Vigorous recollections of a youth spent among “profoundly fringy” adults “in the middle of nowhere.”
Scott moved with her idiosyncratic parents from New Zealand to Botswana in 1987, when she was almost seven years old. In minute detail, she sketches the landscape, the people she encountered and the innumerable problems that beset her family. She paints her wanderlust-stricken parents as singular human beings with a deep desire to avoid mundanity at any cost. Her father was “an accidental doctor”: Cape Town University in his native South Africa didn’t offer courses in his preferred field, veterinary medicine, so he had to settle for ministering to human beings. His wife, who grew up in Botswana, shared his belief in alternative medicine and home schooling. Together they roved from London to Cape Town to Auckland before settling with their three children in Botswana. Right next door was inimitable Grandpa Ivor, a World War II veteran of the South African Air Force, pressed into service to fly his son to the area’s remote bush clinics until Dad got a pilot’s license. Granny Joan and Grandpa Terry, Mum’s parents, also played key roles in the author’s life. Following some brief passages explaining her parents’ globetrotting exploits, Scott unleashes astonishing stories about her Botswana childhood: Their first residence was a dilapidated cowshed; the cow died from eating plastic bags; her dad sometimes drank his own urine, etc. After the family moved to their own farm in the early ’90s, home schooling gave way to a conventional education, which the author describes as “boring.” (It would be, compared to her family.) The book’s most moving passages delineate her tireless father’s heroic adventures as an ill-equipped doctor. They range from an extraordinary tale about a man who somehow inserted a ten-centimeter-long snake’s tail into his penis to accounts of the author’s mercurial, ceaselessly inventive work with AIDS patients.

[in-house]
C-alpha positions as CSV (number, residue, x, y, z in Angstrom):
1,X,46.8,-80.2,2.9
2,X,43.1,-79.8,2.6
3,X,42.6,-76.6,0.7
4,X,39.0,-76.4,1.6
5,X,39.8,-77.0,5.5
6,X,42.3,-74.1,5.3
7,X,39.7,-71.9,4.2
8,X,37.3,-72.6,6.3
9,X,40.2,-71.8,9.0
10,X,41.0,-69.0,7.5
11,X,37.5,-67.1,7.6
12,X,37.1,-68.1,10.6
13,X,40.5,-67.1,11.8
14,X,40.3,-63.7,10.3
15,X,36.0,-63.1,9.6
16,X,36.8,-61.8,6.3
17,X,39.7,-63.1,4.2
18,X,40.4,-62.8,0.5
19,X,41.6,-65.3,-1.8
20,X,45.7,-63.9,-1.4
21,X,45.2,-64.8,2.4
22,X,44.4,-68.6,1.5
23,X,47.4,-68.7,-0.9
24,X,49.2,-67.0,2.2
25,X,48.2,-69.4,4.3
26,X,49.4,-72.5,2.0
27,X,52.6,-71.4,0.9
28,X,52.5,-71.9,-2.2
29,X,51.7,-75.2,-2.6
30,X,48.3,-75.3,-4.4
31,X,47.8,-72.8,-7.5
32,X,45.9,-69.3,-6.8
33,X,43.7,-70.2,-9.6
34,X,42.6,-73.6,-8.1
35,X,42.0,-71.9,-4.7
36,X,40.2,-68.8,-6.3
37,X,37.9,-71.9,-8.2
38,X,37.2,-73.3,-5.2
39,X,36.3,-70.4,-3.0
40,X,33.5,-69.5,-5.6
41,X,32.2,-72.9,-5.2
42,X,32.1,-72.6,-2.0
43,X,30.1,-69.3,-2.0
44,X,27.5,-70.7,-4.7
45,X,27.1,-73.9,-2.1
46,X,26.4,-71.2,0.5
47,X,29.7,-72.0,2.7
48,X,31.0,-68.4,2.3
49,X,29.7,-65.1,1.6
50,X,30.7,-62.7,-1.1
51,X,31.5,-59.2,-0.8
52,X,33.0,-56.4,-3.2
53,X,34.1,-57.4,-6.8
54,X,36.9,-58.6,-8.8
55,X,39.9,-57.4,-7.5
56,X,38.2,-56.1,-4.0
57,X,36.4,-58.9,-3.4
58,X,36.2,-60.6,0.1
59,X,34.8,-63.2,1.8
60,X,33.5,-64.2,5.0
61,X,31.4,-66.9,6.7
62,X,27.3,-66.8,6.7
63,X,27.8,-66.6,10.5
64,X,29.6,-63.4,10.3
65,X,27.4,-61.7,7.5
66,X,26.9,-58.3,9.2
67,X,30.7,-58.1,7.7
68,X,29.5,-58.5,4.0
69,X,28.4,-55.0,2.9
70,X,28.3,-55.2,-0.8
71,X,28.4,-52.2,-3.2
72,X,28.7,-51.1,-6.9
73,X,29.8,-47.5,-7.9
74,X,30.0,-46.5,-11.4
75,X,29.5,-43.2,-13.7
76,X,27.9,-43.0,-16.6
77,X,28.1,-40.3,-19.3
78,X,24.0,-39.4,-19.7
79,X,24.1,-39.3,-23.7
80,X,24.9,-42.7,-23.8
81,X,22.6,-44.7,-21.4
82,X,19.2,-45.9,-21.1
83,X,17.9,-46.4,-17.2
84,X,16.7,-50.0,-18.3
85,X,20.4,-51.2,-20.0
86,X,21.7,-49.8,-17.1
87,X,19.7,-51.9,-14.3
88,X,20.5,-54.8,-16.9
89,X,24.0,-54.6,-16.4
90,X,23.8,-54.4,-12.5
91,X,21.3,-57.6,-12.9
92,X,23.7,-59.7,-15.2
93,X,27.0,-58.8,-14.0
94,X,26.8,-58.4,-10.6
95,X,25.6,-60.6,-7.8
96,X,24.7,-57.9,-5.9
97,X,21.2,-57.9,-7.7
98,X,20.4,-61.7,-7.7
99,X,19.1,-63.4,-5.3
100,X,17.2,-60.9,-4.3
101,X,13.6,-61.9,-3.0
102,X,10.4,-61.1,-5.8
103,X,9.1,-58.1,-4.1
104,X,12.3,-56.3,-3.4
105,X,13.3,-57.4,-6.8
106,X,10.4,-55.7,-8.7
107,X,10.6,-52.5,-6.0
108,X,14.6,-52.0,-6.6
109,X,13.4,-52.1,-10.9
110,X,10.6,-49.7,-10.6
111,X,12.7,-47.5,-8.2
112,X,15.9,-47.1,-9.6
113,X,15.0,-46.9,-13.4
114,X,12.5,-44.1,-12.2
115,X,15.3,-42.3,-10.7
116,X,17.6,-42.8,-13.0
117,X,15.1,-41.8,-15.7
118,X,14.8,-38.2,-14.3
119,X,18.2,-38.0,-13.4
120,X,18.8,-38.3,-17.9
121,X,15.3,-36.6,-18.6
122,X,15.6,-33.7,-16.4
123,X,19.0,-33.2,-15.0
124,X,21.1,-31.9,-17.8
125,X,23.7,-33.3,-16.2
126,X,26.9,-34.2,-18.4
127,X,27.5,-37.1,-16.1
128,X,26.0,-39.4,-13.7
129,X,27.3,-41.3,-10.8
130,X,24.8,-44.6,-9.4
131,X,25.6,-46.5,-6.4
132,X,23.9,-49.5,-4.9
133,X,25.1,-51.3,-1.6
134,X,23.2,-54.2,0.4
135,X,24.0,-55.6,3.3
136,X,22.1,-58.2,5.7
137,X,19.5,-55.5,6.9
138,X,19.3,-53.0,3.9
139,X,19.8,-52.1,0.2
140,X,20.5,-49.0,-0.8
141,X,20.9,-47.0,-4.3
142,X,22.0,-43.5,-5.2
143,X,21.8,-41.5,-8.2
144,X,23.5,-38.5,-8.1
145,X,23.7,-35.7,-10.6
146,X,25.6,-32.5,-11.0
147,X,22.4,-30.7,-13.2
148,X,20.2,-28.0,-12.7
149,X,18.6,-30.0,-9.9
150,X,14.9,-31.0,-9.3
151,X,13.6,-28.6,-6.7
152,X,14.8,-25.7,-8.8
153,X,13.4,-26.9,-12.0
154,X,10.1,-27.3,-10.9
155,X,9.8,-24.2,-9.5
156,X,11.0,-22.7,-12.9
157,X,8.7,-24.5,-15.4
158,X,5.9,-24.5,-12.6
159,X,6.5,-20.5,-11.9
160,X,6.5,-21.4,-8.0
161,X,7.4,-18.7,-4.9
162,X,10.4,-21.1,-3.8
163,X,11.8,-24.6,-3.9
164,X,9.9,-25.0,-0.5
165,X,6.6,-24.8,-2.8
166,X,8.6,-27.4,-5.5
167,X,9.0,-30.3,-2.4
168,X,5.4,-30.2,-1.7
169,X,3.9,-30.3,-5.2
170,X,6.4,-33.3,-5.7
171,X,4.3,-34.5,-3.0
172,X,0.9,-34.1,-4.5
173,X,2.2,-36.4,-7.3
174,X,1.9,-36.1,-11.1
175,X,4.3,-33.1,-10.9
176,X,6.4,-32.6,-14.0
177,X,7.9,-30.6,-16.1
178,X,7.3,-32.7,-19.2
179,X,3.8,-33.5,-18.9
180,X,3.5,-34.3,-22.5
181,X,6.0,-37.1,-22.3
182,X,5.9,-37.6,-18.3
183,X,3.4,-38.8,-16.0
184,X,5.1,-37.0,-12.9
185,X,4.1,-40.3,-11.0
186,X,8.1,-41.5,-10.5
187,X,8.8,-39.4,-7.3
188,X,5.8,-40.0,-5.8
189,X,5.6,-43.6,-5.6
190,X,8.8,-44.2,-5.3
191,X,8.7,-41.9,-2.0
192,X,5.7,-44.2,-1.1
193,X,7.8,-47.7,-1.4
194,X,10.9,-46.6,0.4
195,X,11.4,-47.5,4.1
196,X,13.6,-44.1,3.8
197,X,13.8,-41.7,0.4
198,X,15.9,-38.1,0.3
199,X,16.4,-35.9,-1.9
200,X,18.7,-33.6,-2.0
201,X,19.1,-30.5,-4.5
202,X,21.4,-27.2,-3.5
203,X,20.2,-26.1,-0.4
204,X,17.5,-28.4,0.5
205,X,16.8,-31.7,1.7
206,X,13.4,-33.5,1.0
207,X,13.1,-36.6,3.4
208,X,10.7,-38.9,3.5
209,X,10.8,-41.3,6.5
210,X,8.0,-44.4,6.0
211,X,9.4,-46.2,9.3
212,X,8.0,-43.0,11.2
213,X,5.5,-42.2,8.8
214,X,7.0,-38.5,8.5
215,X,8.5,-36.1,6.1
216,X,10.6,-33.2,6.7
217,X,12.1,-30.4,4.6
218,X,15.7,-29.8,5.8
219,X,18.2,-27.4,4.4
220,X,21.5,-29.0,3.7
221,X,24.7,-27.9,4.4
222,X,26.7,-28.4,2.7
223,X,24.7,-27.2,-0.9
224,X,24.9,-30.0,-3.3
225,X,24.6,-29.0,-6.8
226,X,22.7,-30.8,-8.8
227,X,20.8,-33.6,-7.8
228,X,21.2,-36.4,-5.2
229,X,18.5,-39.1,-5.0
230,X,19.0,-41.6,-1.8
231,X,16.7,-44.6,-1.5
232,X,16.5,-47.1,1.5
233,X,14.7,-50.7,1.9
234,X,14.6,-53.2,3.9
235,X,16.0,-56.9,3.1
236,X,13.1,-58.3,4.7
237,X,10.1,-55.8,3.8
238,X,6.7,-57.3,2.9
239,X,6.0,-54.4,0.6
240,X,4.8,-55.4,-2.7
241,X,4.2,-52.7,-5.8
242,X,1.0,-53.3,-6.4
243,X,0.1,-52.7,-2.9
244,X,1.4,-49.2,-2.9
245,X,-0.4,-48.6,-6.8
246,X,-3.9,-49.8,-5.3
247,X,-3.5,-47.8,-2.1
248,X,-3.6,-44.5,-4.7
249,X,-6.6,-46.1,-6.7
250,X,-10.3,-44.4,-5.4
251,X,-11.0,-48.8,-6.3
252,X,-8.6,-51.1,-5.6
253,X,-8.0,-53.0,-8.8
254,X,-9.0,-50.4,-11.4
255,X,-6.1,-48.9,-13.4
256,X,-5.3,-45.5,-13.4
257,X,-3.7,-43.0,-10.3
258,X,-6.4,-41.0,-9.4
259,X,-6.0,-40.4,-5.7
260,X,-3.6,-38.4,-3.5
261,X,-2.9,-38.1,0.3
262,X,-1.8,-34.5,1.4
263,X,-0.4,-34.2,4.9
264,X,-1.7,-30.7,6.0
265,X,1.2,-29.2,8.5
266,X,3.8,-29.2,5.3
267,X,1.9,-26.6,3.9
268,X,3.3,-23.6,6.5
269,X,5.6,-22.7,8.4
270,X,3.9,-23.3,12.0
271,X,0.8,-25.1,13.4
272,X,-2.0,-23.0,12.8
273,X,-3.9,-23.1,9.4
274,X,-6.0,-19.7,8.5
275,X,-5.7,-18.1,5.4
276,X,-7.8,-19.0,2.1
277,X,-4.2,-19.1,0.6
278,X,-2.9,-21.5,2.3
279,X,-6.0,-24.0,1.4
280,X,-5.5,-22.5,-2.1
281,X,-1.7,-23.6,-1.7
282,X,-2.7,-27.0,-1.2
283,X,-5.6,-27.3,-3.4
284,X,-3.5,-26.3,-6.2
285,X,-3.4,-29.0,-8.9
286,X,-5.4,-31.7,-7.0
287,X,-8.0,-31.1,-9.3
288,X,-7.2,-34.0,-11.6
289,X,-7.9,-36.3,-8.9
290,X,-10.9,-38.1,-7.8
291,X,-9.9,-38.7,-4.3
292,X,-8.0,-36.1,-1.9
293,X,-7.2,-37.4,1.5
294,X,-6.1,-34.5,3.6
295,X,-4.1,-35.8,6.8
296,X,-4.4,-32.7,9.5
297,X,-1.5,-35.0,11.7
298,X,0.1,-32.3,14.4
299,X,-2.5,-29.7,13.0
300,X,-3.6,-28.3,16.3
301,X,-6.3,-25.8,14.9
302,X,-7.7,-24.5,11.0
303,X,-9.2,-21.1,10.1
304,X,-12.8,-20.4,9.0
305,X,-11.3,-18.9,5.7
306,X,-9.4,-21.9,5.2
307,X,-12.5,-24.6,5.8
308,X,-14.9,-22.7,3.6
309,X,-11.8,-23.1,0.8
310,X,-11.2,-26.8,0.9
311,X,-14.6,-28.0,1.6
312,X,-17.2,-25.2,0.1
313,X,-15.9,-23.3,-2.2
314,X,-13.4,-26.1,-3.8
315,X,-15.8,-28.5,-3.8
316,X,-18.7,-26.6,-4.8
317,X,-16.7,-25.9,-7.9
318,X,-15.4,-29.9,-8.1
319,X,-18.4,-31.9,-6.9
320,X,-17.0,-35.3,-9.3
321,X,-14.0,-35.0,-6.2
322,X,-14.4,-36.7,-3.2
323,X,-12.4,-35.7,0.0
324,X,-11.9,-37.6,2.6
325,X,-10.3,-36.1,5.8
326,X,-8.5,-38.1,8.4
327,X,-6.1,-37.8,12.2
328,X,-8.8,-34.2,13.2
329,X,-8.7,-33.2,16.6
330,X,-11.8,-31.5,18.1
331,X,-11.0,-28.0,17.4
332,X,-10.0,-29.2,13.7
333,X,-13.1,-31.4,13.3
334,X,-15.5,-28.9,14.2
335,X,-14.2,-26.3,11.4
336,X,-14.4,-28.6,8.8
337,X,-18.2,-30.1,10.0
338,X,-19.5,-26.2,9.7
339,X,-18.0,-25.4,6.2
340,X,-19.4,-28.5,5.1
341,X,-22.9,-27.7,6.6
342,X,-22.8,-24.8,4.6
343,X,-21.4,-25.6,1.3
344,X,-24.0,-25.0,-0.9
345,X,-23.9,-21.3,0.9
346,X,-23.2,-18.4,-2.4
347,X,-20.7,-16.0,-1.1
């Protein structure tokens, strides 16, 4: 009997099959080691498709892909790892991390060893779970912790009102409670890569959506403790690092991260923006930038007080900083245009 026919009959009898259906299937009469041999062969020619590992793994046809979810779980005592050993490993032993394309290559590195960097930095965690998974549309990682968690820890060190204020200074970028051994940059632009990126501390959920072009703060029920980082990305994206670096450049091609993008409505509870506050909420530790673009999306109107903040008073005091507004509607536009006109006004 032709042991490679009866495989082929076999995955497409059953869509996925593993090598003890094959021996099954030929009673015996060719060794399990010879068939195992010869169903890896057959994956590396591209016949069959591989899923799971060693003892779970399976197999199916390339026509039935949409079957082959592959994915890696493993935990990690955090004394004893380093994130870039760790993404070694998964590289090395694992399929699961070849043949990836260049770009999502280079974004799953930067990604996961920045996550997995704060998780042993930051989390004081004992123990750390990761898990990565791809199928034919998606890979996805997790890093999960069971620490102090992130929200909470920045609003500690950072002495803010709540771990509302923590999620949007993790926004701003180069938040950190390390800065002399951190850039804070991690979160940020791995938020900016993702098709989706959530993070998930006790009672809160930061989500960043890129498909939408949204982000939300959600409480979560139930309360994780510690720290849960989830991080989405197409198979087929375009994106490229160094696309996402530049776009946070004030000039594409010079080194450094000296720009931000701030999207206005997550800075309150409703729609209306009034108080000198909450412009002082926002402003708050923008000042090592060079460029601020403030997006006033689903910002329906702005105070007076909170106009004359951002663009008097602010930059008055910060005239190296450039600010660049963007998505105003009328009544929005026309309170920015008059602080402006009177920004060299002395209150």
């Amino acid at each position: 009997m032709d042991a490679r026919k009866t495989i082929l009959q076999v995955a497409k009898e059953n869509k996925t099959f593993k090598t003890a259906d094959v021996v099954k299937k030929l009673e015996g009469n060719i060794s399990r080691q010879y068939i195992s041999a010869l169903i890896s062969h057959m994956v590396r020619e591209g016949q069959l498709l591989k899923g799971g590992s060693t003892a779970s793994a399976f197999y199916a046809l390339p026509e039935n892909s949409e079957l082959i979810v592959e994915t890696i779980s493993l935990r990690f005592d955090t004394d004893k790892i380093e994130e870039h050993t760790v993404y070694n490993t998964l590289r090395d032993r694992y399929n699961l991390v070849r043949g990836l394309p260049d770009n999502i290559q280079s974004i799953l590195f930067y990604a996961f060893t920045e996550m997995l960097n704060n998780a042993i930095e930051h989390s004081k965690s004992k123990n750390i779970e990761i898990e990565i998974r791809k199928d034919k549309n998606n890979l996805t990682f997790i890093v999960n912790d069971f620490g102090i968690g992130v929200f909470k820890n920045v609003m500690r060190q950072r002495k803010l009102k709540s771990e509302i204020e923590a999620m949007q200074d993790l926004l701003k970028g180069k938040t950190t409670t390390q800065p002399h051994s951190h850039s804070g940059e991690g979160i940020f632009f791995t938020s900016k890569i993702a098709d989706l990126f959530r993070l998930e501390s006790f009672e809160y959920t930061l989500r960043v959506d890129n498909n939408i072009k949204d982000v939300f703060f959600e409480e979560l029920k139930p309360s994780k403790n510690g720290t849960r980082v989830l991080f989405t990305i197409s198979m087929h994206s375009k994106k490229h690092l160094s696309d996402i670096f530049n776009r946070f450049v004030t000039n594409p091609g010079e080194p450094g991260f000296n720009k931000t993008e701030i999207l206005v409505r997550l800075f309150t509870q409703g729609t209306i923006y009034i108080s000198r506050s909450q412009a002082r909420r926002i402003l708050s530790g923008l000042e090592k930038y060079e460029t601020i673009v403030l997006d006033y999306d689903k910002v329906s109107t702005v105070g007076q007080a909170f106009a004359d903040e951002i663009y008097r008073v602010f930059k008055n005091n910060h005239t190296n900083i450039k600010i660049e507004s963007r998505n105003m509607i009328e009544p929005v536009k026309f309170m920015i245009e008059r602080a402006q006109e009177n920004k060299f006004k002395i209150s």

A colorful, occasionally shocking fish-out-of-water memoir.